US 5648909 A Abstract In a method for improving a circuit having a logically false path through static analysis of a software model, a computer receives information describing the false path, determines a true path alternate to the false path, and analyses the circuit model with respect to the true path.
Claims(7) 1. A computer method for analyzing a directed graph which has a logic exclusivity path, the method comprising the steps of:
receiving at a computer information describing said logic exclusivity path, determining a true path parallel to said logic exclusivity path, and analyzing said directed graph by substituting said true path for said logic exclusivity path in said directed graph. 2. A computer method for improving design of a circuit through static analysis of a computer stored model of said circuit, said circuit having a logic exclusivity path, the method comprising the steps of:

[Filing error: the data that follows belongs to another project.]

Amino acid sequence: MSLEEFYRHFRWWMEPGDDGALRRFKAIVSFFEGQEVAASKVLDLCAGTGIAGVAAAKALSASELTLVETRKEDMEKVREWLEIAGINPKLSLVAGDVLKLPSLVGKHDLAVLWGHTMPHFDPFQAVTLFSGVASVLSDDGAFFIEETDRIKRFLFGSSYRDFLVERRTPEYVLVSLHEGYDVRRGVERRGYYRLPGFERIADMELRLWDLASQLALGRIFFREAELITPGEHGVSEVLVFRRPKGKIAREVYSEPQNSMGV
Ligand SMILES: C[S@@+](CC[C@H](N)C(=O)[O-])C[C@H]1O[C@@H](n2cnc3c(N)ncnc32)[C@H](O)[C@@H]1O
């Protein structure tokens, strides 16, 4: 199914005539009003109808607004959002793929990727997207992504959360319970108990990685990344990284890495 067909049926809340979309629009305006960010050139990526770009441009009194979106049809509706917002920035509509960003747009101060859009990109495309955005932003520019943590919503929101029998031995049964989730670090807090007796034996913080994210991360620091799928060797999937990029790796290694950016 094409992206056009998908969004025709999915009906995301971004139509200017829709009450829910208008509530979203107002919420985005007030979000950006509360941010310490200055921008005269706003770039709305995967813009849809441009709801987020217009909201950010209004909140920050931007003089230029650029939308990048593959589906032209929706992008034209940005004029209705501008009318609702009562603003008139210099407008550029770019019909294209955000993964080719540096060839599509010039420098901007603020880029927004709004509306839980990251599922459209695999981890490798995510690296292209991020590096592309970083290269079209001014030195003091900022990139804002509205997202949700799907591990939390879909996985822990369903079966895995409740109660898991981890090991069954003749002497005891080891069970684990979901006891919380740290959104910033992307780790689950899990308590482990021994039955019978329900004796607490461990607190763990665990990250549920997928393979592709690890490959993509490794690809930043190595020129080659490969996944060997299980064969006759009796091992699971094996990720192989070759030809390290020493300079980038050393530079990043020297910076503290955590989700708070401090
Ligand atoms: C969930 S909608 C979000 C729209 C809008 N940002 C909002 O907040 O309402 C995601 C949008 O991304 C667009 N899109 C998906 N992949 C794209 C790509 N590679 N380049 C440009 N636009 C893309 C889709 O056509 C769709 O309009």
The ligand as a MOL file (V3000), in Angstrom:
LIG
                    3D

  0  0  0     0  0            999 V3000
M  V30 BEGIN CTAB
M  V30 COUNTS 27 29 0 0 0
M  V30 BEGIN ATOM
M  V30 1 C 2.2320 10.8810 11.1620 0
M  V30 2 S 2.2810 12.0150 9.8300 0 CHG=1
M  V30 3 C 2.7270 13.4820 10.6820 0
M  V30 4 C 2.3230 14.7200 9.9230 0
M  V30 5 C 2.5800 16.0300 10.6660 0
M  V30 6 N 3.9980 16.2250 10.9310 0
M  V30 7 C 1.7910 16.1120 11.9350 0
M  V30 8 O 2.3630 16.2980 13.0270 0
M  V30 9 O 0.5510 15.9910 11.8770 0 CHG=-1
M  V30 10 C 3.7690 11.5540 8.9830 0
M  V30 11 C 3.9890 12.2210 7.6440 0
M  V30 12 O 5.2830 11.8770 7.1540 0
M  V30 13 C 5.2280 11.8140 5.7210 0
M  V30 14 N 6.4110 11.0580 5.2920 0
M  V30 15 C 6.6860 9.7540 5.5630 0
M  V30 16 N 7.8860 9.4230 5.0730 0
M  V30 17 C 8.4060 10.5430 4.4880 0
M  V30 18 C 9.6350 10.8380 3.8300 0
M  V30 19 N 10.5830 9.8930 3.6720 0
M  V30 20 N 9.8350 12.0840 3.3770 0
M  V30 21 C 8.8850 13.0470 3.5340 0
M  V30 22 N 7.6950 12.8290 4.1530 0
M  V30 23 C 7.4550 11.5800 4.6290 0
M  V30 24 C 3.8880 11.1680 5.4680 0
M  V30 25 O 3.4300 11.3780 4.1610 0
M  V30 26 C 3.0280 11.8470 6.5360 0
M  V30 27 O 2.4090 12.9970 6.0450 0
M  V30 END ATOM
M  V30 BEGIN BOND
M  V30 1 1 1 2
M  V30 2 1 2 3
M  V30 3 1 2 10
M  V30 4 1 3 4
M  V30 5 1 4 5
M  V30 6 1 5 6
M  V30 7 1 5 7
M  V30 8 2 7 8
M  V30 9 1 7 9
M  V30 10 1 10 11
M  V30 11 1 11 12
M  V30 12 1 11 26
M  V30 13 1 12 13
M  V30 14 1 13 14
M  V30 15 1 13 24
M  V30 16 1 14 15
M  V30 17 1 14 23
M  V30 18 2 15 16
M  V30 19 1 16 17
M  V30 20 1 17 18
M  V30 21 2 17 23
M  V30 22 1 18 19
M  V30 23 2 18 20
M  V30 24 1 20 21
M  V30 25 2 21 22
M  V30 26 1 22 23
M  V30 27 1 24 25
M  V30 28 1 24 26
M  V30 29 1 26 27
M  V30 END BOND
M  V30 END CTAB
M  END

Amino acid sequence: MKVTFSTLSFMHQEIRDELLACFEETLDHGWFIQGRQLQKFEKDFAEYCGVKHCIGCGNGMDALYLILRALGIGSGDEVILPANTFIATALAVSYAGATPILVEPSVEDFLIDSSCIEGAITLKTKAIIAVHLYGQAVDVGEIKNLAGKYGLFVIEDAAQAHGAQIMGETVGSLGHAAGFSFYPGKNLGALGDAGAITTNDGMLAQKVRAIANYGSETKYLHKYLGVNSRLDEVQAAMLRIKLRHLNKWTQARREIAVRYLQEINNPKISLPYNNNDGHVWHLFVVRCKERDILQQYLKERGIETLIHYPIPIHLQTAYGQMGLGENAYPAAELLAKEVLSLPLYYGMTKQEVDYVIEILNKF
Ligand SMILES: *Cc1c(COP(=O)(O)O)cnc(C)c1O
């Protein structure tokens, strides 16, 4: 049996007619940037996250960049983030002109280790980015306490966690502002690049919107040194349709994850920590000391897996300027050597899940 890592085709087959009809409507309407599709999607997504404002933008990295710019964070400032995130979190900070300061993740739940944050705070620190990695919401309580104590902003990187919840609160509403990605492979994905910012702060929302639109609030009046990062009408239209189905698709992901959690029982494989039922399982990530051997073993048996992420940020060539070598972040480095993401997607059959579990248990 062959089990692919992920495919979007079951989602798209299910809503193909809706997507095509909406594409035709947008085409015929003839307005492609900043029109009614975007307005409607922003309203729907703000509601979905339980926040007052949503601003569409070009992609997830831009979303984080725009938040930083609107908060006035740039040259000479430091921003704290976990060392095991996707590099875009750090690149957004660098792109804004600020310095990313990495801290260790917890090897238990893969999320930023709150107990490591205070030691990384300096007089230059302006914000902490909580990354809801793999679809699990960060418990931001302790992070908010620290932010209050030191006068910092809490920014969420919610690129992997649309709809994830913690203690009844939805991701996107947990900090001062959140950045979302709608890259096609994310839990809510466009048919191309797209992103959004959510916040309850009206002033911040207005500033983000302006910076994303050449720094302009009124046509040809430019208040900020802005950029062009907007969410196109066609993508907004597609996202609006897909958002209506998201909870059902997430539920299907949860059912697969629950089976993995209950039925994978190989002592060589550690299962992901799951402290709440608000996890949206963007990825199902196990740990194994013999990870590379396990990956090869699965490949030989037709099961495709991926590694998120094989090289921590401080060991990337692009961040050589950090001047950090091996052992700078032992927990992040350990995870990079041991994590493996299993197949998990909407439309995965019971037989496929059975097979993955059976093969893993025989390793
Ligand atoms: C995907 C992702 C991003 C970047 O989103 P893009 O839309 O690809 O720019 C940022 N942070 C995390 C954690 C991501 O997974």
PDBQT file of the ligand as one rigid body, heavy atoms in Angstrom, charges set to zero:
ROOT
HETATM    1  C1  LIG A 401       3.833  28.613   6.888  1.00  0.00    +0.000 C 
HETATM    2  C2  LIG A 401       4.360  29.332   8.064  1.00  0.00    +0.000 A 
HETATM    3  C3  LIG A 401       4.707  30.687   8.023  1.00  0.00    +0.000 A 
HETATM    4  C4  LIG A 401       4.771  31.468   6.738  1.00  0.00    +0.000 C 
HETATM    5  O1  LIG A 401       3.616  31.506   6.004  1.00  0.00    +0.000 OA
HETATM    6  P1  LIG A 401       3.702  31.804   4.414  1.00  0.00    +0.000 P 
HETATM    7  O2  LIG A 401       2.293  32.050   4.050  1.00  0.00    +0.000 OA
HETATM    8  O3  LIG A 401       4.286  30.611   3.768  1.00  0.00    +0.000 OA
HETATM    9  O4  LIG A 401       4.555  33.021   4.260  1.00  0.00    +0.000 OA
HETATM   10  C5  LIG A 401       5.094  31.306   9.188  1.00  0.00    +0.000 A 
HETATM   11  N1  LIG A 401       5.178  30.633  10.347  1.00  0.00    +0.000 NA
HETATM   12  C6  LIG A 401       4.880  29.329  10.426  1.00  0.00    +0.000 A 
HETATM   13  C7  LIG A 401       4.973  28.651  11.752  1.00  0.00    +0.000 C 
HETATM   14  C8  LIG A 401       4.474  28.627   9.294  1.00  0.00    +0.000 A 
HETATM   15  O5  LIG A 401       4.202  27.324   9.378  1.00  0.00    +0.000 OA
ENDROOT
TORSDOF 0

receiving at a computer information describing said logic exclusivity path, determining a true path parallel to said logic exclusivity path, and analyzing said model of said circuit by substituting said true path for said logic exclusivity path during said analysis. 3. The method of claim 2 wherein said model of said circuit comprise a plurality of nodes, and wherein some of said nodes of said plurality have multiple transitions.
4. The method of claim 2 wherein the analyzing step comprises the steps of:
analyzing other paths in said model of said circuit parallel to said true path; and maintaining transitions of nodes in said other paths in a stack. 5. The method of claim 4 wherein said analyzing step further comprises substituting one of said other paths maintained in said stack as said true path in the event that it is determined that said true path is a logic exclusivity path.
6. The method of claim 2 wherein said analyzing step comprises a depth-first walk of said model.
7. The method of claim 2 wherein said logic exclusivity path is described by a user of said computer.